Many families hope that their insurance coverage can help lessen the financial burden of academic assistance for children with dyslexia and other learning disabilities as study skills, development of cognitive abilities, and homework help is often necessary for this population of learners. Although this appears to be a reasonable service, particularly for children that have a diagnosis, upon investigation, you will find that this is not the case.
What do Insurance Companies Cover?
Insurance companies will often accommodate medical and mental health services, but because tutors, learning specialists and educational therapists, are trained primarily in education, they don’t have the licensing credentials and codes needed for insurance companies to cover the costs.
Are There Any Tax Benefits for Tutoring for Students with Dyslexia and other Learning Disabilities?
Before disregarding this option all together, there is good news. According to the IRS publication 502, under the heading Special Education, with a doctor’s note, parents can include in medical expense fees the costs for tutoring by a teacher who is trained and qualified to work with learning disabilities. Moreover, check with your employer to see if they have any other options. Some large companies, such as IBM, offer financial support for these types of services.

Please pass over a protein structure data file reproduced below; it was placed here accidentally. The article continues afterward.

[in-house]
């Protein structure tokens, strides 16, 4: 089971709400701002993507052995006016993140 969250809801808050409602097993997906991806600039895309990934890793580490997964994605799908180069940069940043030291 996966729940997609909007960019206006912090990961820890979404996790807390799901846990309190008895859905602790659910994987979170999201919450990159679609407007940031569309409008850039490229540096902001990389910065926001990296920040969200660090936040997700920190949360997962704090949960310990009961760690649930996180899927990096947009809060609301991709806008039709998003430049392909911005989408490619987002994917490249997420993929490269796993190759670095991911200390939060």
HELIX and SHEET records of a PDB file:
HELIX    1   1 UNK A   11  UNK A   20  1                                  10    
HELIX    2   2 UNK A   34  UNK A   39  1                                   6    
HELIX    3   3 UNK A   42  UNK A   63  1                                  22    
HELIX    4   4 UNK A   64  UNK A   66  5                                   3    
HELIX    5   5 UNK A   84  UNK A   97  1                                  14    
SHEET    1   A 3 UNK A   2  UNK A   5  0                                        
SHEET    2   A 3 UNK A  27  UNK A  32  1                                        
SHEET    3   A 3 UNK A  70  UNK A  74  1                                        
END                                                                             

Are There Any Tax Benefits for Special Schooling for Students with Learning Disabilities?
According to the IRS publication 502, again with a doctor's note, families can be compensated for a child attending a school where the primary reason is overcoming a learning disability.
So How Do I Decide on the Right Type of Services?
Early intervention and support is key for students with dyslexia and other learning disabilities. If young learners get the right help, some areas of deficits can be remediated and children can also develop compensatory skills and self advocacy strategies that will help them to attain their highest potential.
Dr. Erica Warren is the author, illustrator, and publisher of multisensory educational materials at Good Sensory Learning. She is also the director of Learning to Learn and Learning Specialist Courses.
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